U.S. Businesses Pay or Remit 93 Percent of All Taxes Collected in America

May 2, 2019

There have been a number of recent media reports highlighting that the 2017 Tax Cuts and Jobs Act reduced the tax bills for many U.S. corporations. Setting aside the debate over whether a low tax bill is fair, what is missed in such stories is that American businesses are critical to the tax collection system at every level of government—federal, state, and local. Businesses either pay or remit more than 93 percent of all the taxes collected by governments in the U.S. Without businesses as their taxpayers and tax collectors, American governments would not have the resources to provide even the most basic services.

In 2017, Organisation for Economic Co-operation and Development (OECD) economist Anna Milanez measured the amount of taxes that businesses in 24 countries contributed to the overall tax collection system. The U.S. was found to be one of the most “business dependent” tax systems in the industrialized world.[1]

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There are two ways that businesses contribute to government coffers: taxes they pay directly (their legal tax liability) and taxes they collect and pay on behalf of others (their legal tax remittance liability).  

The taxes that businesses are directly liable for are corporate and noncorporate business income taxes, the employer portion of Social Security contributions (including self-employment taxes), as well as property and excise taxes.[2] As the chart shows, these taxes totaled $1.3 trillion at all levels of government in 2014. This represented nearly one-third (28.9 percent) of total tax collections in the U.S. that year.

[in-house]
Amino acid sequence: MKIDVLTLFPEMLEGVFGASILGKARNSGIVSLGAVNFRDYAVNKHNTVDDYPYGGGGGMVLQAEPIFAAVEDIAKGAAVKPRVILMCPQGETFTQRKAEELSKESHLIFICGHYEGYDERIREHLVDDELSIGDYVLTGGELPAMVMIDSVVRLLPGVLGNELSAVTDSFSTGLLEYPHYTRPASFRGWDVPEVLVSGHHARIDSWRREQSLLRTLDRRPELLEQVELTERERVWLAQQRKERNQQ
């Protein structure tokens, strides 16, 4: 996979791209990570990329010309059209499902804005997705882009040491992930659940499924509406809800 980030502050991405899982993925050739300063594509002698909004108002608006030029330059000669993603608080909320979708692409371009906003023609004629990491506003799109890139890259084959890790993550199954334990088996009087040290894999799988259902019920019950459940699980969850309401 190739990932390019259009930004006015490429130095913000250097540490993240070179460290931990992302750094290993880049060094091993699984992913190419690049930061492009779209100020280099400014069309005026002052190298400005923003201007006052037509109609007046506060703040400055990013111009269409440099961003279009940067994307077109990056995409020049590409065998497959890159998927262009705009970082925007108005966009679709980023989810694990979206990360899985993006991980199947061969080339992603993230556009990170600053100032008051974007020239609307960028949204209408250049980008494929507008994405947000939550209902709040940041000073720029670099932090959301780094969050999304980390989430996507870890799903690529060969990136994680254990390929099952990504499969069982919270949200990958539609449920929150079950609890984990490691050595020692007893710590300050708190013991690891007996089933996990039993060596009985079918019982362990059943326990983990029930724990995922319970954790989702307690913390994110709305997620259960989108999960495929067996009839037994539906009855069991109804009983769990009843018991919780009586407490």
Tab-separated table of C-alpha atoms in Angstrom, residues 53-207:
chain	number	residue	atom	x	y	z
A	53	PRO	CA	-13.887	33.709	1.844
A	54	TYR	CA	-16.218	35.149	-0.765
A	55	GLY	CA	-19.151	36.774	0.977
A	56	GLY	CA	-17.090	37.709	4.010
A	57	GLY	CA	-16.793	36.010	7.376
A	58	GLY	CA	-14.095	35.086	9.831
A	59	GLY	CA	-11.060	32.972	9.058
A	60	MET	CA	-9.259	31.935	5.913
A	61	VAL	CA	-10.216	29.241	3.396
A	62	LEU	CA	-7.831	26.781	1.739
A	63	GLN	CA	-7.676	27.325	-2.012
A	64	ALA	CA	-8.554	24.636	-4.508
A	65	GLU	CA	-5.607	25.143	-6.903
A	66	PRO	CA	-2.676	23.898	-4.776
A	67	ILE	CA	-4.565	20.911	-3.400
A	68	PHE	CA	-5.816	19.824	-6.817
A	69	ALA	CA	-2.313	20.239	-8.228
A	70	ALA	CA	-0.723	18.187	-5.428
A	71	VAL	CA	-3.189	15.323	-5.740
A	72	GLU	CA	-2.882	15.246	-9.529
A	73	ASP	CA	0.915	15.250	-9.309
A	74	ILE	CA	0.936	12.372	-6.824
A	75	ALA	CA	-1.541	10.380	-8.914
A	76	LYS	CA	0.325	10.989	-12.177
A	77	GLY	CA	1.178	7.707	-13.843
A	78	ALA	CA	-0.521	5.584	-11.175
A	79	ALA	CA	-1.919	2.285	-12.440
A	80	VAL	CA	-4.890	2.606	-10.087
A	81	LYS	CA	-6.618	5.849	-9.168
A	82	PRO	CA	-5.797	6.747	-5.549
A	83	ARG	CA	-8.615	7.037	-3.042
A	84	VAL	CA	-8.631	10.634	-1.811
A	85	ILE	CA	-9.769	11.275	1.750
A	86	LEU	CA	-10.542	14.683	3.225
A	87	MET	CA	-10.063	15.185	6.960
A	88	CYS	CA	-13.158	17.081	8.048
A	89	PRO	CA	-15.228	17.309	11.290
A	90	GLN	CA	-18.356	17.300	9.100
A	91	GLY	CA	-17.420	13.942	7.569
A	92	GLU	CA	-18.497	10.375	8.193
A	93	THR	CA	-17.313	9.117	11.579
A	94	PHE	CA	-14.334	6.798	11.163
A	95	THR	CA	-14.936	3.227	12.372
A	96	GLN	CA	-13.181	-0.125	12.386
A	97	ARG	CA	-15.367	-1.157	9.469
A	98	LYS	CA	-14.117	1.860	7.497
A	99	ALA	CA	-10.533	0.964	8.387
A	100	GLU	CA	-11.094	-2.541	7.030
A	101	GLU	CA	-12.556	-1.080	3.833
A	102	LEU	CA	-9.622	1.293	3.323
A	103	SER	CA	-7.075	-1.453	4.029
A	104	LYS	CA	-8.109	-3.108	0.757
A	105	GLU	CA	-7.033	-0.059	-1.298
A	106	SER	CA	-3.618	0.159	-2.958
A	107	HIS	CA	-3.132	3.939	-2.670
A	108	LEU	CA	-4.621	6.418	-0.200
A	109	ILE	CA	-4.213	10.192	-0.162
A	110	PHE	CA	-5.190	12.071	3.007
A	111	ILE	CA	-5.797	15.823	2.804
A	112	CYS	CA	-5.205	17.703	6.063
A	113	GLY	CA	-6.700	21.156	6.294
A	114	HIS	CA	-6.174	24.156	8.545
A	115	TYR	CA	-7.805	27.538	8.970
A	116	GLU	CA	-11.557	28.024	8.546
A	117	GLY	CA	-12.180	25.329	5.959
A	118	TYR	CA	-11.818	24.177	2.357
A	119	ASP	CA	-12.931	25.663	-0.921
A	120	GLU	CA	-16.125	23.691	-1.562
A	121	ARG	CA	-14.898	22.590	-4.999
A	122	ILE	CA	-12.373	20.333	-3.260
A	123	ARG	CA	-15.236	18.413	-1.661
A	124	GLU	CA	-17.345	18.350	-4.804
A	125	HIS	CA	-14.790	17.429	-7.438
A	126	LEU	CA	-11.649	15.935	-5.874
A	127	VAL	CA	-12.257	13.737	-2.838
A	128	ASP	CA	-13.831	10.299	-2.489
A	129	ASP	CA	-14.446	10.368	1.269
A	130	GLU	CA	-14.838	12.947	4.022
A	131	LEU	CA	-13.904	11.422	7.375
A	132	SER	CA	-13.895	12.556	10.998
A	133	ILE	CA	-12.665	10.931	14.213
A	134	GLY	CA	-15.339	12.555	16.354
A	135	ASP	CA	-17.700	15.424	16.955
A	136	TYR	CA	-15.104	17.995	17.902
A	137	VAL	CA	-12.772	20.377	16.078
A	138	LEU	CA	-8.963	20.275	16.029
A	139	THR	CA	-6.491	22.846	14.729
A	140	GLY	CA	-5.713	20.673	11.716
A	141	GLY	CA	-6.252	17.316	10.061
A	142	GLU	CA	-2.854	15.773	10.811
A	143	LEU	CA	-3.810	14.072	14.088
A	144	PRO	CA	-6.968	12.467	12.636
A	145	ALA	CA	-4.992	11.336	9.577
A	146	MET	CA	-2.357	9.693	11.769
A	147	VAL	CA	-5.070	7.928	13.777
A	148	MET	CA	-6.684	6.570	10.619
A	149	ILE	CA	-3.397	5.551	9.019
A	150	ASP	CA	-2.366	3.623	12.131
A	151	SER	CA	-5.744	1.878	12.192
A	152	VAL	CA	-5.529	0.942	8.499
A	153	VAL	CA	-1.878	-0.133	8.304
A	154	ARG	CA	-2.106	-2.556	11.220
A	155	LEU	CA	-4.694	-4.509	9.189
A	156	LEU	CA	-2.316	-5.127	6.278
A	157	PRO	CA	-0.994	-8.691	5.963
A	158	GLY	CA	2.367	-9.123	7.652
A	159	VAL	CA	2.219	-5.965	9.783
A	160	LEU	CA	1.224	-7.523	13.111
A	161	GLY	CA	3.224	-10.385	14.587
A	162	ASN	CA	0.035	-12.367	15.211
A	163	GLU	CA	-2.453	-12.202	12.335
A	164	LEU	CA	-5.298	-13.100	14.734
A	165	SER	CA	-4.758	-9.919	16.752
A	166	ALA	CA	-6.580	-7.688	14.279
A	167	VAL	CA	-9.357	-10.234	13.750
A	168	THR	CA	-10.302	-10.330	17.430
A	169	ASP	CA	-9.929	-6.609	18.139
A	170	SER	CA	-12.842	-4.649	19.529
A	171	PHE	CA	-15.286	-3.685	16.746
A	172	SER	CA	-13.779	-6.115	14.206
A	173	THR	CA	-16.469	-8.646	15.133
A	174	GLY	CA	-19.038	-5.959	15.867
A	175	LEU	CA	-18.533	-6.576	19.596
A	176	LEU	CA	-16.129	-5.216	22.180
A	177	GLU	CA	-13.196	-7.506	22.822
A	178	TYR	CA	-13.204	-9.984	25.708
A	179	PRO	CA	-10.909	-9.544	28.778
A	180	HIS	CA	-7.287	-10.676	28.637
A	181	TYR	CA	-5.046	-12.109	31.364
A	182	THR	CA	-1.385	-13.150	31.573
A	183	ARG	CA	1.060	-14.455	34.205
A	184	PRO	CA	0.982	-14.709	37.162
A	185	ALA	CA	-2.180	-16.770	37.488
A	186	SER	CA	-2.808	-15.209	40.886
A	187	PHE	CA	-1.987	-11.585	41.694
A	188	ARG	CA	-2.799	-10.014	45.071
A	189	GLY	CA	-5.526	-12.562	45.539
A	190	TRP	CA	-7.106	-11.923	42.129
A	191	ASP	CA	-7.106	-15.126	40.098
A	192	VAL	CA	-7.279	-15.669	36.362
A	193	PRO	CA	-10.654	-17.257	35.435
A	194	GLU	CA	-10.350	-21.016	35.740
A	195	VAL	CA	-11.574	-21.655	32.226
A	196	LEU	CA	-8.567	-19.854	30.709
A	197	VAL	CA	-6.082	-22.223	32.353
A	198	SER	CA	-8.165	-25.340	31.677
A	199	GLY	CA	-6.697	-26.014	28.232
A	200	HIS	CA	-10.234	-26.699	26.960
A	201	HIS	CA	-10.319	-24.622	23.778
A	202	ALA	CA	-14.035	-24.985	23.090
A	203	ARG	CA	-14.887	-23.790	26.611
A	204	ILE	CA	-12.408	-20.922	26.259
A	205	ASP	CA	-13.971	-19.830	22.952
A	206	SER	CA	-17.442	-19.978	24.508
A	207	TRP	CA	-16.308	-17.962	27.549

Business income taxes were the largest category of direct taxes to government coffers. In 2014, corporations and noncorporate businesses, such as LLCs and S corporations, paid $606 billion in income taxes, or 13.5 percent of all taxes paid that year. The second-largest category of taxes paid by businesses was the employer share of Social Security taxes, which totaled $530 billion, or 11.8 percent of all taxes paid that year.[3] Excise taxes paid by businesses totaled $165 billion, just 3.7 percent of all taxes.

As significant as is the direct fiscal contribution of American businesses, they play an even larger role for governments by collecting taxes and remitting them on behalf of others. The OECD study identified three main categories of remitted taxes: withholding taxes on labor and capital income; the employee-share of Social Security taxes; and, sales or value-added taxes (VATs).

By far, the largest of these responsibilities is withholding and remitting the income taxes that wage earners owe on their paychecks. Few, if any, salaried or hourly workers withhold money from their own paycheck and send it to the Internal Revenue Service (IRS) every two weeks. The government has placed this routine task on employers to ensure that there is a steady stream of tax payments in the government’s coffers to pay its bills. According to the OECD, withholding taxes totaled over $2 trillion in 2014, some 45.7 percent of all taxes collected that year.

While our employers are withholding income taxes on our wages, they are also deducting Social Security taxes from our paychecks and submitting those payments to the IRS on our behalf. Those payments totaled more than $479 billion in 2014, some 10.7 percent of all taxes collected.